Ohio Wesleyan University will make sweeping cuts totaling $10 million annually to avoid major deficits next fiscal year, president Rock Jones announced May 18.
The cuts include the elimination of 44 nonteaching positions, the reduction of regular retirement contributions from 10% to 8.7%, and elimination of the university's 1.5% matching contributions.
OWU already had predicted a $7.5 million deficit for next school year and was reviewing ways to cut costs even before the COVID-19 coronavirus pandemic. Construction debt accounted for some of deficit, but the university also faced "a shrinking population of prospective students, increasing competition and families less able to afford the rising cost of higher education," Jones said in an email to employees May 18.
"Despite increasing tuition every year, our revenue per student was declining," he said.
Then, COVID-19 made the school's financial situation even worse, boosting the projected operating deficit to as high as $12 million for the 2020-21 academic year.
"These are difficult actions. Painful, yes, but necessary," Jones said in his email, calling May 18 his most difficult day in his 12 years at Ohio Wesleyan. "Nevertheless, I cannot shy away from decisions necessary to preserve the mission of Ohio Wesleyan for the generations that follow us."
In addition to staff reductions and changes to retirement contributions, the university plans to:
* Discontinue supplemental funding for OWU's Early Childhood Center, Perkins Observatory and Richard M. Ross Art Museum, requiring all to create self-sustaining budgets.
* Offer an early retirement program for faculty. Details were not immediately available.
* Eliminate the varsity rowing program and reduce other expenses in the athletics program.
* Cancel alumni events through the end of 2020.
* Cease publication of OWU Magazine.
* Return to a fee-based Student Health Center with insurance billings.
* Eliminate OWU's fundraising Phonathon program.
* Reduce the nonacademic travel budget by $150,000 and eliminate the university's cellphone allowance.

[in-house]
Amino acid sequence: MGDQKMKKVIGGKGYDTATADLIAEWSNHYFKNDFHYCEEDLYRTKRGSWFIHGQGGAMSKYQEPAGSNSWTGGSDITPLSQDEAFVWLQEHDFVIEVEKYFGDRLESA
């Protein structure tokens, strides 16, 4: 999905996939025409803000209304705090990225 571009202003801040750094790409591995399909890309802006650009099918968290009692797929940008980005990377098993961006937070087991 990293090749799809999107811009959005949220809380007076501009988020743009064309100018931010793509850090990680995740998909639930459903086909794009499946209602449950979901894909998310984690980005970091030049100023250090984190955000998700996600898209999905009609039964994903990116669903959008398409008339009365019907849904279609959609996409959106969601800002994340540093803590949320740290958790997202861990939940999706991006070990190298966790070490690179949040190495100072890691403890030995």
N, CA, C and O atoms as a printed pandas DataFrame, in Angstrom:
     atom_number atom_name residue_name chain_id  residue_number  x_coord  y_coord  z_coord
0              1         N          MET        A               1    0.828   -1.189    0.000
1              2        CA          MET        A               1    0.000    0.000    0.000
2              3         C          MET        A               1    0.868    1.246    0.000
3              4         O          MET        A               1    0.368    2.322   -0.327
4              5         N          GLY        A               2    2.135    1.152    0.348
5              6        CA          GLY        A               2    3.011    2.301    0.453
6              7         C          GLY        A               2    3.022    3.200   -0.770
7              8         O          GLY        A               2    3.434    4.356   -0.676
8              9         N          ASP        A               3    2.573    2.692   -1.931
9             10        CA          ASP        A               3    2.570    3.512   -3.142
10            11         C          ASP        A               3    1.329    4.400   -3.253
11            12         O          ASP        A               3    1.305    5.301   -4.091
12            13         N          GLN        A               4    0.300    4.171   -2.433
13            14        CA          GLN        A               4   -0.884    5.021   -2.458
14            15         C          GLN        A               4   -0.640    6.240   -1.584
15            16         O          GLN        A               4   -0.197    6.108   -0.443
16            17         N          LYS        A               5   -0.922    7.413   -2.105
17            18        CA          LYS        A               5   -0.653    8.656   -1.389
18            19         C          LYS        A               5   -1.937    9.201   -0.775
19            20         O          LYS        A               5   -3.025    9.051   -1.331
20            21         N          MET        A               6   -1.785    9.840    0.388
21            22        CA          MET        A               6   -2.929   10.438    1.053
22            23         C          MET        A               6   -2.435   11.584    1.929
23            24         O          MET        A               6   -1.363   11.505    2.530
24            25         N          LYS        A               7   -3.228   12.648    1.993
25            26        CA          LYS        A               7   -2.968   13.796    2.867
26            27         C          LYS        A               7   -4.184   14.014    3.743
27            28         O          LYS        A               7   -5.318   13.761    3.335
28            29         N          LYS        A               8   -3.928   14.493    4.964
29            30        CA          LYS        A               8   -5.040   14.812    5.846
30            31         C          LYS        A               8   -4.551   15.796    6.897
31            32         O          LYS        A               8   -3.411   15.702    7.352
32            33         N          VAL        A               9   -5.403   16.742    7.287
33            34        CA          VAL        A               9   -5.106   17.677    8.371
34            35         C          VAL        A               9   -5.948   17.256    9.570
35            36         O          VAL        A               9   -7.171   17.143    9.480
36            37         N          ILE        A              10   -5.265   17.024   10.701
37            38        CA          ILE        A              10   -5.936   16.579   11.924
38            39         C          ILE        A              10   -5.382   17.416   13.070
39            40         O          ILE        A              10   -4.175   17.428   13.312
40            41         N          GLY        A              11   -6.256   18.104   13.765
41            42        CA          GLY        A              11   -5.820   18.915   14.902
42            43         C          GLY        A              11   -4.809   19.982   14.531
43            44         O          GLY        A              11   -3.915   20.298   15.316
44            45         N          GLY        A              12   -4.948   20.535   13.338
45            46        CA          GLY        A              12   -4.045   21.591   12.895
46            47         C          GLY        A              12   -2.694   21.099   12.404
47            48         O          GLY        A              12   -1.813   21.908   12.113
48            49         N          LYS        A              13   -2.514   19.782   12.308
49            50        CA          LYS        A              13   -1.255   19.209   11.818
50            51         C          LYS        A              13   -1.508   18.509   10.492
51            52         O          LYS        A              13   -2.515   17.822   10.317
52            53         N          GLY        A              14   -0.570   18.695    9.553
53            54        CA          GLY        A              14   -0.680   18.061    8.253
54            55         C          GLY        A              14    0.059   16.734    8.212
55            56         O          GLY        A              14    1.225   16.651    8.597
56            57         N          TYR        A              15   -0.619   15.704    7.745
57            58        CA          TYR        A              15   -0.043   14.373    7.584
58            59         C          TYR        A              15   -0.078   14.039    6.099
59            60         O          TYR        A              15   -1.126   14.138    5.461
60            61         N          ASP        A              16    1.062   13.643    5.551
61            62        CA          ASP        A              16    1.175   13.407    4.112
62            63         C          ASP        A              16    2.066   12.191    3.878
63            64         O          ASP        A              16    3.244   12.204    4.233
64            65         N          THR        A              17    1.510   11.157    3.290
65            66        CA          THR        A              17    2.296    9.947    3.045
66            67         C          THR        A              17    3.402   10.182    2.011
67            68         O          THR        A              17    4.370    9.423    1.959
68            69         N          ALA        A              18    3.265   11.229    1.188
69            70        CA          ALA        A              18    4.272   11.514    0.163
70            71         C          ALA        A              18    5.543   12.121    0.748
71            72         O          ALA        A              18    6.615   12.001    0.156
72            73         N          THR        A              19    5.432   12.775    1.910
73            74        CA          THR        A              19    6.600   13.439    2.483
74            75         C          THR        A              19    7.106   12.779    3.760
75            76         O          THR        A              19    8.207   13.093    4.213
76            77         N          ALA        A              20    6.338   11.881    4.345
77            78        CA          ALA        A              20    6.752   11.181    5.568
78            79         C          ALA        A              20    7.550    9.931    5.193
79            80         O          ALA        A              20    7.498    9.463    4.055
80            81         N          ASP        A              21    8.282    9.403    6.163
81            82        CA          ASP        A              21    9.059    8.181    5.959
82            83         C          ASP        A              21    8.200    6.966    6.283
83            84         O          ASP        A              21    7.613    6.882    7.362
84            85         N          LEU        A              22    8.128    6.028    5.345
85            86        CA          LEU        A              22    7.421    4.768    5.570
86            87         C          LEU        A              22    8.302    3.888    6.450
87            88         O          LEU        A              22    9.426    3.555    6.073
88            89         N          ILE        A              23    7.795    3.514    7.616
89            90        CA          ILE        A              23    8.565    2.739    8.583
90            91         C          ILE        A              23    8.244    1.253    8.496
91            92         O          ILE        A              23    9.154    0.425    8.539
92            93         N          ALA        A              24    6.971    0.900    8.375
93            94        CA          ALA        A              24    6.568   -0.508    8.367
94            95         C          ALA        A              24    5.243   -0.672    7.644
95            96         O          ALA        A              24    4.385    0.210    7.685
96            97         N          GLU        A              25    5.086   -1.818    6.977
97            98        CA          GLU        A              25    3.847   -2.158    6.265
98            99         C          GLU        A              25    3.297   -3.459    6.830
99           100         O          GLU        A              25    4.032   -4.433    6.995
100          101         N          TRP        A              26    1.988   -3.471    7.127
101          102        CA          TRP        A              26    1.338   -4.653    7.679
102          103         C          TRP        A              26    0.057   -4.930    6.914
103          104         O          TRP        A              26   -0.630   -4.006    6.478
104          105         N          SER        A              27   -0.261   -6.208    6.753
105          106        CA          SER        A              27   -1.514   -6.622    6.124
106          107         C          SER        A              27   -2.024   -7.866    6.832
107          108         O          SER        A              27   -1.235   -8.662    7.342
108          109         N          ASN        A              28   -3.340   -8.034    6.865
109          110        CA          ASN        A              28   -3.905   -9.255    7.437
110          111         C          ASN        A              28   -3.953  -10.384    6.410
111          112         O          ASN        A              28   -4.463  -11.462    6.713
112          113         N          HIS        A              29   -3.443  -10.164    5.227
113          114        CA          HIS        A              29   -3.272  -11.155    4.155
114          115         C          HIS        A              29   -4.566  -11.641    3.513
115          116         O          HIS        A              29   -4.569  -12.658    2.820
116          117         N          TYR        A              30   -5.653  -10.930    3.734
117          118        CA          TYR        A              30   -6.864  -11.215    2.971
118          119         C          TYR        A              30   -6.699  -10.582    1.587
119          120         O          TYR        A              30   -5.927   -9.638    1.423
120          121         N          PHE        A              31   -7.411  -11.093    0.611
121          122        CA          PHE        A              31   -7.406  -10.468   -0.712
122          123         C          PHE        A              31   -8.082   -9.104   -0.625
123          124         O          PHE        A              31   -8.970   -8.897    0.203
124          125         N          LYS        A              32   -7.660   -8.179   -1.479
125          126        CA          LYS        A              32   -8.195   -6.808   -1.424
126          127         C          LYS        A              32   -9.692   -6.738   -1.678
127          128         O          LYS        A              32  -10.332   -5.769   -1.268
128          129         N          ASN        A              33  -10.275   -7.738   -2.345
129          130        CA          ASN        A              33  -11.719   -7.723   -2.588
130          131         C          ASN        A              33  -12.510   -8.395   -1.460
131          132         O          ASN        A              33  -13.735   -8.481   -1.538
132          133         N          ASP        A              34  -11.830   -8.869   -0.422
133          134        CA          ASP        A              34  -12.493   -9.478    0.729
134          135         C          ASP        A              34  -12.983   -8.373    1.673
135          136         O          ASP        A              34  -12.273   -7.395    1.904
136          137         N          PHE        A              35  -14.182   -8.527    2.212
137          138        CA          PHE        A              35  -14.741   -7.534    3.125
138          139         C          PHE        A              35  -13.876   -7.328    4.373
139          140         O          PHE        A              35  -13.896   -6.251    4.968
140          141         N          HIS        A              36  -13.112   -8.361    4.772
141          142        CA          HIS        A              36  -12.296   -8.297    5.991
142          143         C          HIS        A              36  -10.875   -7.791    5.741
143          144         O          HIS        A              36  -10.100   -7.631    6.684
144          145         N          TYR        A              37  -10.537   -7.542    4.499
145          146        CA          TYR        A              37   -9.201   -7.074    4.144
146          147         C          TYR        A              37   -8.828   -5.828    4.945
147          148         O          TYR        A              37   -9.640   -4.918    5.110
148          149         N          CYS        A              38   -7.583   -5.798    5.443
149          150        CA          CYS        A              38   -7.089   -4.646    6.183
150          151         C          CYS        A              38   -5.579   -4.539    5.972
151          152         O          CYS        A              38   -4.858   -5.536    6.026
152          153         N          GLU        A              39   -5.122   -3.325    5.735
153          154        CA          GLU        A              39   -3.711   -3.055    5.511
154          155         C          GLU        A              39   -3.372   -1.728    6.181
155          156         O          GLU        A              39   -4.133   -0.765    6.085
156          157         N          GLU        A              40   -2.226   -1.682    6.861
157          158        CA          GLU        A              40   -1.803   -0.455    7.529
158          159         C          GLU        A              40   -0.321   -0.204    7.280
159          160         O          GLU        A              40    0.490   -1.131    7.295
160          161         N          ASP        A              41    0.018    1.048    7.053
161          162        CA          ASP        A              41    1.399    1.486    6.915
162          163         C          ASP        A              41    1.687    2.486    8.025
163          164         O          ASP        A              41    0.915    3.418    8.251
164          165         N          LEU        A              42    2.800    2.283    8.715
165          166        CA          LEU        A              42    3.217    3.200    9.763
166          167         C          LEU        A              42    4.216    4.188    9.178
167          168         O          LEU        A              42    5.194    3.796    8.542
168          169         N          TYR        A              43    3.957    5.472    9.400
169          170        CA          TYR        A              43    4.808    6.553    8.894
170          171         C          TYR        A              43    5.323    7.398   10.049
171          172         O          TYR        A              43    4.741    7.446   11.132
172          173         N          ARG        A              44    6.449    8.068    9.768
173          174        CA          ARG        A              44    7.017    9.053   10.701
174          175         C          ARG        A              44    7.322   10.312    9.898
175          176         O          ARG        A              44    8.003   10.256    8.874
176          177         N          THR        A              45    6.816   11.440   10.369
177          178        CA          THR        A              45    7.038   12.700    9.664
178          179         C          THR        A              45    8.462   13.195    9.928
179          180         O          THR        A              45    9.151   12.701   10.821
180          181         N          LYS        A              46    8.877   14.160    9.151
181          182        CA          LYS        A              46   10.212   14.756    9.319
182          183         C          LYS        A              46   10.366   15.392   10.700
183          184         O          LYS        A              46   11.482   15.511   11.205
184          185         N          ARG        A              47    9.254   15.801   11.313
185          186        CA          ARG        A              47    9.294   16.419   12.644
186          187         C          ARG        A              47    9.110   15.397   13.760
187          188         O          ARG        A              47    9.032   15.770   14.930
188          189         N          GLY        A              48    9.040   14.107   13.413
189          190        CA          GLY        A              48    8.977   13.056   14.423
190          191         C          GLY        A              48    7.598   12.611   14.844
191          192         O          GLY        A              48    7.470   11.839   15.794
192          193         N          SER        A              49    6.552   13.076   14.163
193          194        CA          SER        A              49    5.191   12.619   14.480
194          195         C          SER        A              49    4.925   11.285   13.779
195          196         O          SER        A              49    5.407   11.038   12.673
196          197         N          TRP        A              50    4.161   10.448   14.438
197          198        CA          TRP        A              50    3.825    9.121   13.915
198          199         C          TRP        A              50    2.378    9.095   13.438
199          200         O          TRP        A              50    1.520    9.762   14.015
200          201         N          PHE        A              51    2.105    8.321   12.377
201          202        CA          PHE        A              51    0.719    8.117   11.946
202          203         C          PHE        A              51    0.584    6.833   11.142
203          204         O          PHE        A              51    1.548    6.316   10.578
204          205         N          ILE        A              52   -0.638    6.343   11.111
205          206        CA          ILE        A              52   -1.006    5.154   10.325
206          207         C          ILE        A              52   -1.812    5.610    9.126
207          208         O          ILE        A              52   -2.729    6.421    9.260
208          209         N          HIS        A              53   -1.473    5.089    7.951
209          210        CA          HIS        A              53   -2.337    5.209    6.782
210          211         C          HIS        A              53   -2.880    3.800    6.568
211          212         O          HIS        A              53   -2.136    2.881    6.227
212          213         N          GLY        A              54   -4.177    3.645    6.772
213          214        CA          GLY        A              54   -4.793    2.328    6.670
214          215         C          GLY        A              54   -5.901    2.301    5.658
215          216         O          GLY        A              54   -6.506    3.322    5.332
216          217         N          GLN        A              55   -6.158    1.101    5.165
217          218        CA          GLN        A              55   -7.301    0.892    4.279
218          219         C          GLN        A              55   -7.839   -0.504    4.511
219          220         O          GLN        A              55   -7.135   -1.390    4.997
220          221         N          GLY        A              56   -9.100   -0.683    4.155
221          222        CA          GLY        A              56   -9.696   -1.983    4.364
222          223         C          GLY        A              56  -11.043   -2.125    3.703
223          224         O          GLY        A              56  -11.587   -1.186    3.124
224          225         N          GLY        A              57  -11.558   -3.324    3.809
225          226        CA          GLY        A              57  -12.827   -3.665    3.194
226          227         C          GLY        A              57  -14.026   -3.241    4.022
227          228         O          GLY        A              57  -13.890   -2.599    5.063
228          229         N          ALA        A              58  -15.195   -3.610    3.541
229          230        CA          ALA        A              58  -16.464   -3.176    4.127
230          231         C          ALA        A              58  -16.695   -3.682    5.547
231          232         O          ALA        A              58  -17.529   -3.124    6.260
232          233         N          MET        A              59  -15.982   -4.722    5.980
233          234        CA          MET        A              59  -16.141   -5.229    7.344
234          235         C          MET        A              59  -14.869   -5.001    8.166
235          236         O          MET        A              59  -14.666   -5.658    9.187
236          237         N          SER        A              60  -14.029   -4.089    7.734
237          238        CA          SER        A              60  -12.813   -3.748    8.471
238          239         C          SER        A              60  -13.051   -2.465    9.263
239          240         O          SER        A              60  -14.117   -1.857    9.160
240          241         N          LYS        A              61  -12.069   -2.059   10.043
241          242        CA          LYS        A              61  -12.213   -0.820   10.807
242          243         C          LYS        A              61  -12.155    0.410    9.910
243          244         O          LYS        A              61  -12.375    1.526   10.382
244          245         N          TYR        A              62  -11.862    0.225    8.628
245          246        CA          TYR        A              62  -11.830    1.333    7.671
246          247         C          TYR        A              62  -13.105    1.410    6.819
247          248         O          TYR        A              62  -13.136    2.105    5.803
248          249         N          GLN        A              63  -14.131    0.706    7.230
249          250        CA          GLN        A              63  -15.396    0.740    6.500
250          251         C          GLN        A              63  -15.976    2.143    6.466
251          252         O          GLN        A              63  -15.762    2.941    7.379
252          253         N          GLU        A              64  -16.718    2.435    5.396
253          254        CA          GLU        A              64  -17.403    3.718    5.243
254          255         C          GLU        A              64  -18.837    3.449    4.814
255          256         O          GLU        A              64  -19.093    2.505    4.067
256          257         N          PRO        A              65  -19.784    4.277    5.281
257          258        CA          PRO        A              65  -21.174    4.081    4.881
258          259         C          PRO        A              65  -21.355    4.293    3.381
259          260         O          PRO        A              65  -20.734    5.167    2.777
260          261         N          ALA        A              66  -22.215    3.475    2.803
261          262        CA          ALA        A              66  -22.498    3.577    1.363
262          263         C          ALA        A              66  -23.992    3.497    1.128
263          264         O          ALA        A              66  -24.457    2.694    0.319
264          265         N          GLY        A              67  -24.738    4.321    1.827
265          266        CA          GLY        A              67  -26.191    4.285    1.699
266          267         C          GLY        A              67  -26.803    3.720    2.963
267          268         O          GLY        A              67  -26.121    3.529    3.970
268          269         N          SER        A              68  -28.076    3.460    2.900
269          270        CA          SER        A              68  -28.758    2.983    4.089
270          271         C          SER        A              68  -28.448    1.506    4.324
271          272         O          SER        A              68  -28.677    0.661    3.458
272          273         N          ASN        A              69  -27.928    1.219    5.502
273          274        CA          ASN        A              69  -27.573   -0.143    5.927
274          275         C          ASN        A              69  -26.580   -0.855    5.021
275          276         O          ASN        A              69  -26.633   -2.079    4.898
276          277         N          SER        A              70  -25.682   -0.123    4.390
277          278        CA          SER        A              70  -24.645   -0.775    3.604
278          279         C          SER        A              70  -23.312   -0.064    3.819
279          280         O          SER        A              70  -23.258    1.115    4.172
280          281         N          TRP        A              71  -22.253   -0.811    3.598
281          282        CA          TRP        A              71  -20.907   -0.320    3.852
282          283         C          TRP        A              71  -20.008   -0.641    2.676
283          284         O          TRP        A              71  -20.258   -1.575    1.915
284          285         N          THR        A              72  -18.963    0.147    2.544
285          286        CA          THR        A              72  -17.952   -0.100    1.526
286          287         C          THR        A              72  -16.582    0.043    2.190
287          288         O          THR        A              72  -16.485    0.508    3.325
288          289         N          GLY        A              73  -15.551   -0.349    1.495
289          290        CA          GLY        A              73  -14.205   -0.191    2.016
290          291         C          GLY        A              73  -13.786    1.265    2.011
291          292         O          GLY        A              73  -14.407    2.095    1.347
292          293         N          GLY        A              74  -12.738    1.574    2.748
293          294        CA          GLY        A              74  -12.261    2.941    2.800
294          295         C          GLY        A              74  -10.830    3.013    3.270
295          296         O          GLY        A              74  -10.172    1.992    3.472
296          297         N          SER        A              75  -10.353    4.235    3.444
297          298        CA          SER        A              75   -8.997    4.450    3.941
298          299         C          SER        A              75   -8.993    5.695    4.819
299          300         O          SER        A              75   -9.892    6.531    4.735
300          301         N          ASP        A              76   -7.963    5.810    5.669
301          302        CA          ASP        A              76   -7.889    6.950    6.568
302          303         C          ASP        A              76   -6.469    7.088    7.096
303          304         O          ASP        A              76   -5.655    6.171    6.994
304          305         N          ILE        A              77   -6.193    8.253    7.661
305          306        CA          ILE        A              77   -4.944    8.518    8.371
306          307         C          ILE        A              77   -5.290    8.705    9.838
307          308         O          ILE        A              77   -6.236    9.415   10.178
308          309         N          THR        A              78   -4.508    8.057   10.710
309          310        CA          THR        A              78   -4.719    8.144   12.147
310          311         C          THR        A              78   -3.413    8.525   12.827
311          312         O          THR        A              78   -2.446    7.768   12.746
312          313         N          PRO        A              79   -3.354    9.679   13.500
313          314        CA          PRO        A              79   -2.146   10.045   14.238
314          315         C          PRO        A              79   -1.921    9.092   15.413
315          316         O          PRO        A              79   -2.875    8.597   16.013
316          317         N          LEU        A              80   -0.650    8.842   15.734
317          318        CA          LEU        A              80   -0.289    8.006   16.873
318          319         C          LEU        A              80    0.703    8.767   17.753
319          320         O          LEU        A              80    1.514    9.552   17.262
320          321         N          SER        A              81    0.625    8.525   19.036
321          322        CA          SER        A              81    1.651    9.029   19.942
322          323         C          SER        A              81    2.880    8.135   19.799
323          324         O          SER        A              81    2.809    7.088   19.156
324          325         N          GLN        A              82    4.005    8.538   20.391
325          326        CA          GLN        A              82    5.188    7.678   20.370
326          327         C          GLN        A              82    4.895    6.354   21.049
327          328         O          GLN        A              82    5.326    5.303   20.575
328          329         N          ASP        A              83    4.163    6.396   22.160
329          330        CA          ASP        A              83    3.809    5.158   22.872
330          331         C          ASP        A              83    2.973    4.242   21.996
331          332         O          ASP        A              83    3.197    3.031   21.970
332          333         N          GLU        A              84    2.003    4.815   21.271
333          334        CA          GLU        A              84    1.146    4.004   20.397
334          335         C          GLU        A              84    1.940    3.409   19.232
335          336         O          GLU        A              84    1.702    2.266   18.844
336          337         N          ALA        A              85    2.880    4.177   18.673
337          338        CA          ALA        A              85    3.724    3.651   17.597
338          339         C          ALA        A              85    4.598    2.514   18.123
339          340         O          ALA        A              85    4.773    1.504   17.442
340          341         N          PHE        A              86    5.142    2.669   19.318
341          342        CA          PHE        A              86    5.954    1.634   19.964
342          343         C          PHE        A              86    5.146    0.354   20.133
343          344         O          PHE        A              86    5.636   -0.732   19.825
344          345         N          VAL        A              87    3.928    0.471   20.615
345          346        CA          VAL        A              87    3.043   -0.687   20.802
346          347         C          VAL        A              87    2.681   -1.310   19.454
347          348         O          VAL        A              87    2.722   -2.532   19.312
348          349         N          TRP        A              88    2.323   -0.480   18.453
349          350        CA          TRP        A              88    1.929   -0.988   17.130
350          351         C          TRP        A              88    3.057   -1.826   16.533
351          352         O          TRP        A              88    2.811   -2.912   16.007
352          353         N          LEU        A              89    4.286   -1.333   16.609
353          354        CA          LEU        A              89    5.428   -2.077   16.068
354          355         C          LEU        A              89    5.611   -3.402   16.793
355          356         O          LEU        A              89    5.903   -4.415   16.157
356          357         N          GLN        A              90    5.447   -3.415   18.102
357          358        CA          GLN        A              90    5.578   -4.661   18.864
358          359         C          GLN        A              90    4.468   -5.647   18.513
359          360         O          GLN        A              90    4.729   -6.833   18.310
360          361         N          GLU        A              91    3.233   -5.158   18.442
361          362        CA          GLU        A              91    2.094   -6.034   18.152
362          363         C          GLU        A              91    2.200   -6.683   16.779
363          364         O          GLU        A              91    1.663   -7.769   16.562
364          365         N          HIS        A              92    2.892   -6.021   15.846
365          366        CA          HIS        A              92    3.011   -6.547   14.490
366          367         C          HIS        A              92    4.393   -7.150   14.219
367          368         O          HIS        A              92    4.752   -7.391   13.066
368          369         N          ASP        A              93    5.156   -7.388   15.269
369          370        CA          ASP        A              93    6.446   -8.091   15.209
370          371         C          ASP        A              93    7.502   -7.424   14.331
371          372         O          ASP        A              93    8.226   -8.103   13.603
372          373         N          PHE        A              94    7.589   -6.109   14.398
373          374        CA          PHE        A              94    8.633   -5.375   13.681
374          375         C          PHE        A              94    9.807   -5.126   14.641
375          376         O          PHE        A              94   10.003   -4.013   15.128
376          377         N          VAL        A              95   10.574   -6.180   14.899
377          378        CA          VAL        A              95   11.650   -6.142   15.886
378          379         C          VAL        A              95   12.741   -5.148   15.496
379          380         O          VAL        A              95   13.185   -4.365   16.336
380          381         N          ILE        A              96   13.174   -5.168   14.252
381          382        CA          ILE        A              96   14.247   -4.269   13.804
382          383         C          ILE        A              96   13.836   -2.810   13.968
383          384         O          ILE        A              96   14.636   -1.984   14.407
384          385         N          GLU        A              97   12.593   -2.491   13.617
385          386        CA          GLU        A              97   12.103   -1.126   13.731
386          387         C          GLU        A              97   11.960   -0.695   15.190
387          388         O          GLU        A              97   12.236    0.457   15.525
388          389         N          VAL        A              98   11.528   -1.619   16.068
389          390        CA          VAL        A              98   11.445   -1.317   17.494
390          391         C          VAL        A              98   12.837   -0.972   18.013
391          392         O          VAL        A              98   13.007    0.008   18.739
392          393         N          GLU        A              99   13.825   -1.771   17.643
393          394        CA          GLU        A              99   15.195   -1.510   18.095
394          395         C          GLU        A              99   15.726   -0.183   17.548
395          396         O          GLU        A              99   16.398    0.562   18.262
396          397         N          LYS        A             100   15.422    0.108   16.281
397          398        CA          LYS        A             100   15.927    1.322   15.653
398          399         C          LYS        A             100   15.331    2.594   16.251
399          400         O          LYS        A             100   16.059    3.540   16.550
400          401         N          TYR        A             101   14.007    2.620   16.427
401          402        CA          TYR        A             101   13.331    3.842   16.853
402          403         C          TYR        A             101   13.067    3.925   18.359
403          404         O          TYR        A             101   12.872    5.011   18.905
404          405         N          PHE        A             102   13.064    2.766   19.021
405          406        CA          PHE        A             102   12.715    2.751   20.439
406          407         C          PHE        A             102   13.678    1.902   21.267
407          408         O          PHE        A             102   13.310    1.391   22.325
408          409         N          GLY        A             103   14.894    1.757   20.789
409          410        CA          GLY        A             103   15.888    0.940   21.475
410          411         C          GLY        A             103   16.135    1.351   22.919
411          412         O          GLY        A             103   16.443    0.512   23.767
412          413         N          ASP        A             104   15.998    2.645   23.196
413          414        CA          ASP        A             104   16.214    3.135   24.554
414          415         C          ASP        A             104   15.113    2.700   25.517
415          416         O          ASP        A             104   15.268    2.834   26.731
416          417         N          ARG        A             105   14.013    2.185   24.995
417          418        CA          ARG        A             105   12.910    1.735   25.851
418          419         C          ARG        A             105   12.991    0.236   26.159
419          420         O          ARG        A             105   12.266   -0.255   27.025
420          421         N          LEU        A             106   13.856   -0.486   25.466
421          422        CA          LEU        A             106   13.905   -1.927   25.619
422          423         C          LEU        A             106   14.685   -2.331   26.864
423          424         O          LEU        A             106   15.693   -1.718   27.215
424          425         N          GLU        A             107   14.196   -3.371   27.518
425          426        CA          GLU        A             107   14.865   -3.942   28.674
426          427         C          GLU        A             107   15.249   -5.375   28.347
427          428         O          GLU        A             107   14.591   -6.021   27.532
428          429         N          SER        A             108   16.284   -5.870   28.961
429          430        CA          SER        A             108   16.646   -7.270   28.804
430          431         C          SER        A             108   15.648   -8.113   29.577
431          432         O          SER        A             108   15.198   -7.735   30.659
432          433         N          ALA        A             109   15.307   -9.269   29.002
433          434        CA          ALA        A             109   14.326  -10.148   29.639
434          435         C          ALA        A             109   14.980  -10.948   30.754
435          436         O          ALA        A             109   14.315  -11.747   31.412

* Eliminate faculty and staff events such as the welcome-back picnic in August, holiday party in December, staff recognition lunch in January and Quarter Century Club in April.
OWU's board of trustees approved the changes earlier in May. The decisions came after "several months of exhaustive research, intense analysis and heartfelt discussion and debate among the trustees, faculty and staff," board chairman John Milligan said in a written statement.
"As trustees, we must cherish the history of Ohio Wesleyan, we understand the present operations and programs of the University, and most important, we try to rise high to envision the future and work with the University leadership to chart the best path forward," Milligan said. "As we know, this is a dynamic world, and Ohio Wesleyan must be a dynamic and evolving institution, in good times and in bad."
Jones cautioned that the announced cuts are not a complete list and said other university leaders would share actions that will impact employees and their individual departments.
He also said the university will look for new revenue opportunities.
"While these actions focus almost exclusively on reductions, it is equally paramount that we identify areas where investments will create new opportunities for revenue and new sources of strength for our beloved university," he said.
"I feel confident that this team has the spirit, the creativity and the talent to carry Ohio Wesleyan through these challenges and forward to a better future."